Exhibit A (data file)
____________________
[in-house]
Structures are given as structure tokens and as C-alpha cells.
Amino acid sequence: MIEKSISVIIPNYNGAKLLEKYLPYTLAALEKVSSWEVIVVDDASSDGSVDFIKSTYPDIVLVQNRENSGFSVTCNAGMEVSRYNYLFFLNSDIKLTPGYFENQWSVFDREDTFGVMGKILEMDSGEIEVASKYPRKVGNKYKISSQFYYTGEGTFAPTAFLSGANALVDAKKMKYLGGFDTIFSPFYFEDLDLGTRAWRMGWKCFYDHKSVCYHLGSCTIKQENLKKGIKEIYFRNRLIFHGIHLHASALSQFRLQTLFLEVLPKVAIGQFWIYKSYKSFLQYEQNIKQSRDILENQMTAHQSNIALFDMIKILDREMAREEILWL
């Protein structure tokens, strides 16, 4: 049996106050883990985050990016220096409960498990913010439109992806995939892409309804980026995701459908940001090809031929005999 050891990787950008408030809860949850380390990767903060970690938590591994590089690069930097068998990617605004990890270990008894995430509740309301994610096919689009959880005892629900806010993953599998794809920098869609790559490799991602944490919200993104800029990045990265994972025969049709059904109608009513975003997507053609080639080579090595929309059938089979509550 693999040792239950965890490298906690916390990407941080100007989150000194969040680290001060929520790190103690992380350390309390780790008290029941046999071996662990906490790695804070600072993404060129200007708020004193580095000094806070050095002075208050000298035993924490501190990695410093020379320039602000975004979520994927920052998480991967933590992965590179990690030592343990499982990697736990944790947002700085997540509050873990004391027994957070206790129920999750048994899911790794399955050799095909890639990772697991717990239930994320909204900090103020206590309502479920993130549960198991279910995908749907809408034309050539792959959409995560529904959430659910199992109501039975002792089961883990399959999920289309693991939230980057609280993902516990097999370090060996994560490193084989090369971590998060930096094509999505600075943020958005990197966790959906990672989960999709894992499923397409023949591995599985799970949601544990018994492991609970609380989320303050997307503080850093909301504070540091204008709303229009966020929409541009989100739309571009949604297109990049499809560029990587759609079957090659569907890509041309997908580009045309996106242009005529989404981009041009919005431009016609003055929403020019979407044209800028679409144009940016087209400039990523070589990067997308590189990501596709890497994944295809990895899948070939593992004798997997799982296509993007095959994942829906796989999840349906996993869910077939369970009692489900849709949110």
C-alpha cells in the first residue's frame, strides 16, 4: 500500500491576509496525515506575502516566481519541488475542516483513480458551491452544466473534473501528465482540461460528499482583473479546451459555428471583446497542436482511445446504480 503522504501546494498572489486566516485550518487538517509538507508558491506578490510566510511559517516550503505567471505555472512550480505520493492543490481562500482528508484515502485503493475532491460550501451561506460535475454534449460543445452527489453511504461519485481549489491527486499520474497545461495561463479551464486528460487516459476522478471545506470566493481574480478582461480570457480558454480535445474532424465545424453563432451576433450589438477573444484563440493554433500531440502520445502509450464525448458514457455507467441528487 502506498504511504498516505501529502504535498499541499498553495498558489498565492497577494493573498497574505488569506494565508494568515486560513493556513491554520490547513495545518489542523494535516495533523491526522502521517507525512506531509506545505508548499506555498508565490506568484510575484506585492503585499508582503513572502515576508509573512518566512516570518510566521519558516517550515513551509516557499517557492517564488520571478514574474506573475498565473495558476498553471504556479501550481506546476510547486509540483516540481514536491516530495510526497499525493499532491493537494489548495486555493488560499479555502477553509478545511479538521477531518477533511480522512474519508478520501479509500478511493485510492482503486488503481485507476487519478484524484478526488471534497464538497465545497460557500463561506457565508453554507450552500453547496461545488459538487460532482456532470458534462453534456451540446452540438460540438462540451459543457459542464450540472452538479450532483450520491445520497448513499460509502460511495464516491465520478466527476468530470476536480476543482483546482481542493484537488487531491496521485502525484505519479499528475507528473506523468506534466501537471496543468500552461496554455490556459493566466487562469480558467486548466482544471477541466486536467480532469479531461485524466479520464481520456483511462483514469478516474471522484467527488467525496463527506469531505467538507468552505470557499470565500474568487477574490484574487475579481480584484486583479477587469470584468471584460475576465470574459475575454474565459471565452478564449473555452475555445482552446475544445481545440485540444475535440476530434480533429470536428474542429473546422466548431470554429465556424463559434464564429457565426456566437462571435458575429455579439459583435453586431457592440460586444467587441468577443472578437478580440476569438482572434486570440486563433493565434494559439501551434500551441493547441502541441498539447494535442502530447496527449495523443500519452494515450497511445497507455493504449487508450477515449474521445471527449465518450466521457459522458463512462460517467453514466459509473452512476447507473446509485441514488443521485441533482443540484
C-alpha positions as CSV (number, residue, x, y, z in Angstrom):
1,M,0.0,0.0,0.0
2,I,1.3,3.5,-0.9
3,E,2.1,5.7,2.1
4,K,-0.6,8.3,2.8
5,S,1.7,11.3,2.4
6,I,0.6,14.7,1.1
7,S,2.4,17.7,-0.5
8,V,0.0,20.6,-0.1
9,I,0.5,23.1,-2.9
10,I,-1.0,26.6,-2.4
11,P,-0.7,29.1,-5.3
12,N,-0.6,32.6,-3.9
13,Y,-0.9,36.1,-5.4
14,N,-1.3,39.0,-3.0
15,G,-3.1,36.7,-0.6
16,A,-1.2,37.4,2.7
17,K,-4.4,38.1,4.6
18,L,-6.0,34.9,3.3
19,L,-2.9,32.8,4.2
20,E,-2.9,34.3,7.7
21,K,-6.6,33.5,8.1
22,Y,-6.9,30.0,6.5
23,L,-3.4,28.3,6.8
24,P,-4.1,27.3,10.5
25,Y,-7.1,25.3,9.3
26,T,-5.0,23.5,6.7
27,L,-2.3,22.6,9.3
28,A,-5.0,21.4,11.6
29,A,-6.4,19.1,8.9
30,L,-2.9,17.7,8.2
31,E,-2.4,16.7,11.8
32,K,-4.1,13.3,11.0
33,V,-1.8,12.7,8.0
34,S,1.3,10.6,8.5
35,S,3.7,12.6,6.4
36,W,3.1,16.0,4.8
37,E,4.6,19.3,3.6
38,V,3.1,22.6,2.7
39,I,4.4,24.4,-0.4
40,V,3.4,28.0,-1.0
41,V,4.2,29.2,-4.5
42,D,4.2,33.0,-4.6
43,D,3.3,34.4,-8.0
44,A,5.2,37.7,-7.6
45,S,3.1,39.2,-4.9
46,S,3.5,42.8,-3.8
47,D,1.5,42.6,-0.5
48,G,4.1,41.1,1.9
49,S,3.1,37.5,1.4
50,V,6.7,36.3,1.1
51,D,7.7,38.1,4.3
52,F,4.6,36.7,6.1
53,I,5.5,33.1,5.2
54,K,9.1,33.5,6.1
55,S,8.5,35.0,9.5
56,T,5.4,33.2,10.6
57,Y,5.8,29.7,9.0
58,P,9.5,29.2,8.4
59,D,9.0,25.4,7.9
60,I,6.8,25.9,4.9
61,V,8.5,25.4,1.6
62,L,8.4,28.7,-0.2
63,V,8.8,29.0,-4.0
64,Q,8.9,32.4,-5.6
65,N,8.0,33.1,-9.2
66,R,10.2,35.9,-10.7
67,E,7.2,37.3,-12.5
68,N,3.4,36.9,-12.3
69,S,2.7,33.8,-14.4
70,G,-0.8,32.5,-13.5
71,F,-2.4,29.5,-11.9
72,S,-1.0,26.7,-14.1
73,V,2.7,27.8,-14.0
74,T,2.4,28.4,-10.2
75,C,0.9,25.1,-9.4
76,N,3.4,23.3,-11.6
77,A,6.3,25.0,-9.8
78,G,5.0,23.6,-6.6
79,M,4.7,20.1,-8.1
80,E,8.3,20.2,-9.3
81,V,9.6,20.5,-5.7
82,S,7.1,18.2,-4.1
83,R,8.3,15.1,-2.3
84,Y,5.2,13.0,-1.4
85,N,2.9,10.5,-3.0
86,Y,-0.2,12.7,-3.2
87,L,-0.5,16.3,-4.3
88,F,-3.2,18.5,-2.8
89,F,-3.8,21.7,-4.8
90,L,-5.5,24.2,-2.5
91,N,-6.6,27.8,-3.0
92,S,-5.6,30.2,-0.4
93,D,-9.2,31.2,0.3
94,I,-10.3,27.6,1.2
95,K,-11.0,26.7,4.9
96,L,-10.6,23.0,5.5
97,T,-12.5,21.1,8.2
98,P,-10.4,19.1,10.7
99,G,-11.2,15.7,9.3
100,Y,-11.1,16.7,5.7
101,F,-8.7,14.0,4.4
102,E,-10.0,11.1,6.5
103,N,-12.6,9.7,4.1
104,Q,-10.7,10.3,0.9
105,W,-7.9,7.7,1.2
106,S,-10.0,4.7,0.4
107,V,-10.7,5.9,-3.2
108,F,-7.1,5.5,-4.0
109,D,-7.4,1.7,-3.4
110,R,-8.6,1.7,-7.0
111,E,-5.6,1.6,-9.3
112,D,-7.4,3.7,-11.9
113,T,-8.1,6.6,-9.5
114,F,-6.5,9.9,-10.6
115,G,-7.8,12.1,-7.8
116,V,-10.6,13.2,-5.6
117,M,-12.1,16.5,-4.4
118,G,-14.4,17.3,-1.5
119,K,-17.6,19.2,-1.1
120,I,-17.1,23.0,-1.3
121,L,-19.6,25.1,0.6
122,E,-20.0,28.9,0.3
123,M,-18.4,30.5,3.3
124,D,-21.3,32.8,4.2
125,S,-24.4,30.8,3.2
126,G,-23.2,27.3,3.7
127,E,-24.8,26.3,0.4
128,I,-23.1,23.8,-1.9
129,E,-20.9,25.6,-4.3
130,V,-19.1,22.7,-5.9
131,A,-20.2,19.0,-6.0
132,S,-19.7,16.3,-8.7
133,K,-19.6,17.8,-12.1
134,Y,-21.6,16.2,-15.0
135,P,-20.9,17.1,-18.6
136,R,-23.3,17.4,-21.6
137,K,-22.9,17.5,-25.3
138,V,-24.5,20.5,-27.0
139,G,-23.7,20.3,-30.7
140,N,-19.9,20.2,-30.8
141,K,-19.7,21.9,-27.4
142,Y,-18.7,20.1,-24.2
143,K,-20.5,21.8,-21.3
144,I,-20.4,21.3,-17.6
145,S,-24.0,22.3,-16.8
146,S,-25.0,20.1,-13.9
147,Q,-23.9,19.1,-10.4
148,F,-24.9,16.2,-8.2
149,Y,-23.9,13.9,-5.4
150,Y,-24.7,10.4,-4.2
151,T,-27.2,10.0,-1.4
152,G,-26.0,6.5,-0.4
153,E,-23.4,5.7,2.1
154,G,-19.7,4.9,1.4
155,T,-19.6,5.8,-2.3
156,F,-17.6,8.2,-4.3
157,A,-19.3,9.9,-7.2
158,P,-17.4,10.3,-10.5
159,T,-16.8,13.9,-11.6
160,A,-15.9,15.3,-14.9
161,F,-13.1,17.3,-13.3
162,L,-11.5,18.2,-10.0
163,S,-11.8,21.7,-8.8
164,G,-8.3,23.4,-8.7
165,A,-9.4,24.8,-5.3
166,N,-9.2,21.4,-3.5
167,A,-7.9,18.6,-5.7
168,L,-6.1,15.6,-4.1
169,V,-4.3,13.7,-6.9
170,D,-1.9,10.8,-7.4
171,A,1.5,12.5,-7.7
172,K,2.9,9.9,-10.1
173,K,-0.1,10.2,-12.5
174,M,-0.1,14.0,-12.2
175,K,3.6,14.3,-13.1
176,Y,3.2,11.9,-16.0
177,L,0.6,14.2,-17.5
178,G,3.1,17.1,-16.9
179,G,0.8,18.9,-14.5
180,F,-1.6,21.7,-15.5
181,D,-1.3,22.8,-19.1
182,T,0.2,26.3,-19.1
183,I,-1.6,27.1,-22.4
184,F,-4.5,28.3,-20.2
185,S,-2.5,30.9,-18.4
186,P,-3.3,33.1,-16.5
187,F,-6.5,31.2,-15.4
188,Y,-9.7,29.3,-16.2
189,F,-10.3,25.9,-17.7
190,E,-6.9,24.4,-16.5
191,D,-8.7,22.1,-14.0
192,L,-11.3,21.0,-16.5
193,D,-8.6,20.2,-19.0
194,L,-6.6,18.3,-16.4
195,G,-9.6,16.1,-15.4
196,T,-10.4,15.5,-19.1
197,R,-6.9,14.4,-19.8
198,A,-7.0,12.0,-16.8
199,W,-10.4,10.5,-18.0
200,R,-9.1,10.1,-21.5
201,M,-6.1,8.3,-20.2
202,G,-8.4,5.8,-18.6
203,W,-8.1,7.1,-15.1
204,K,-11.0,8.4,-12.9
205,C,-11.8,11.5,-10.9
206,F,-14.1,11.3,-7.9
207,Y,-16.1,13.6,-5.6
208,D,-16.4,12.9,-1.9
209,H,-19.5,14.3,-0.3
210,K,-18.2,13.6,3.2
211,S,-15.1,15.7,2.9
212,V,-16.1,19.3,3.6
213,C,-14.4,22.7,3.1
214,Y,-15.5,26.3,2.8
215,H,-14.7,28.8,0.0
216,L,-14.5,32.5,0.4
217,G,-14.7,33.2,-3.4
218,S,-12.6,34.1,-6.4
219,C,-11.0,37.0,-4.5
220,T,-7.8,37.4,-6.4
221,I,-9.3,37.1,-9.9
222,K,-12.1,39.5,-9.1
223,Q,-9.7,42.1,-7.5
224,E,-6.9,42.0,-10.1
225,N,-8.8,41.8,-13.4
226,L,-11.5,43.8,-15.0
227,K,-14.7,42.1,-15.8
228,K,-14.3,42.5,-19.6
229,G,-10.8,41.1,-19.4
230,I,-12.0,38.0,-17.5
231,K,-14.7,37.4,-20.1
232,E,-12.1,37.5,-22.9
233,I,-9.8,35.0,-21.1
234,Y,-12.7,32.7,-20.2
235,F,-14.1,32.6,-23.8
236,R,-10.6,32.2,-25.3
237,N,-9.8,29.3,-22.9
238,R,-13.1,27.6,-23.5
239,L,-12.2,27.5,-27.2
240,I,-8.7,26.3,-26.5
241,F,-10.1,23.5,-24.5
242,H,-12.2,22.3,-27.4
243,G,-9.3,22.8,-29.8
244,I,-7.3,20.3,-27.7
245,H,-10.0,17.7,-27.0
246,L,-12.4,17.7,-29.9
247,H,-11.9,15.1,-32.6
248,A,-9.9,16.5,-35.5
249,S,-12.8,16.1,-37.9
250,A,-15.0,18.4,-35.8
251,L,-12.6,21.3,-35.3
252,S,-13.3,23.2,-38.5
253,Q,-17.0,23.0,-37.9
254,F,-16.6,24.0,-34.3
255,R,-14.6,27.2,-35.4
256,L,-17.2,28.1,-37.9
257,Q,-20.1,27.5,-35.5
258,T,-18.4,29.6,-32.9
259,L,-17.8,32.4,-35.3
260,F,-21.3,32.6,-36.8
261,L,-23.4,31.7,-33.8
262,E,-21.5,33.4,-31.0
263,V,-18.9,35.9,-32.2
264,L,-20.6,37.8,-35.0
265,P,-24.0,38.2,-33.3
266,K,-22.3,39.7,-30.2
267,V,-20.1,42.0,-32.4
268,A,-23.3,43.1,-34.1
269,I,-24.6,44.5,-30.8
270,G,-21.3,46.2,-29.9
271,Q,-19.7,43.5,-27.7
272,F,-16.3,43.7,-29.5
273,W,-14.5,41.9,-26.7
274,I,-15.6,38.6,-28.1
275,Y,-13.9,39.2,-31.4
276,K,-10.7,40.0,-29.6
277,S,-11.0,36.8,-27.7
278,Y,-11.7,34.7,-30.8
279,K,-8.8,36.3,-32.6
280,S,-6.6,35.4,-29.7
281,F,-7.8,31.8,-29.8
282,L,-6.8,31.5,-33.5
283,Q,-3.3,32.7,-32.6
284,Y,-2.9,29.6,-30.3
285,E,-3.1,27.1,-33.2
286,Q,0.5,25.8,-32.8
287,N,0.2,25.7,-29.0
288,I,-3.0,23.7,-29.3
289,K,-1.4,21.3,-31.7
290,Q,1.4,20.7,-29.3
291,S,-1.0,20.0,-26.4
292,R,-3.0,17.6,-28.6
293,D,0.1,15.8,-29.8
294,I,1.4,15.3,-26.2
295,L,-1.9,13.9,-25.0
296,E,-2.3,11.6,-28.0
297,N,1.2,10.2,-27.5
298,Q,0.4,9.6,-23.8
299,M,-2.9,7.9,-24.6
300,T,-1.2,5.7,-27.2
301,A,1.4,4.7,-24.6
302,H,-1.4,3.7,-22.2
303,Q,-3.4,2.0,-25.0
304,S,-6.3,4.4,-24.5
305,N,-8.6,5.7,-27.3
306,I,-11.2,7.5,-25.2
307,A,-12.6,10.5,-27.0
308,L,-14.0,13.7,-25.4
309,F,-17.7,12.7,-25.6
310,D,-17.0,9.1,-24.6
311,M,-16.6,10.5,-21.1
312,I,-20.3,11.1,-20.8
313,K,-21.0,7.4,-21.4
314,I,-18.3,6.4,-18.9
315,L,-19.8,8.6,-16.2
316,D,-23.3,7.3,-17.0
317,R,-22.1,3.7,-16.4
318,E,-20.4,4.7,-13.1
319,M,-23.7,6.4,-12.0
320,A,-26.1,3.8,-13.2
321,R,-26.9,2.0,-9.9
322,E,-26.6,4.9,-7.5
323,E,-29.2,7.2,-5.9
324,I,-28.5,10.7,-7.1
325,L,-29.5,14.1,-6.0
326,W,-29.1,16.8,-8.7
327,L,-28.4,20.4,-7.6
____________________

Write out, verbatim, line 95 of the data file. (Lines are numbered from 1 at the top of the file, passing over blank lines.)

89,F,-3.8,21.7,-4.8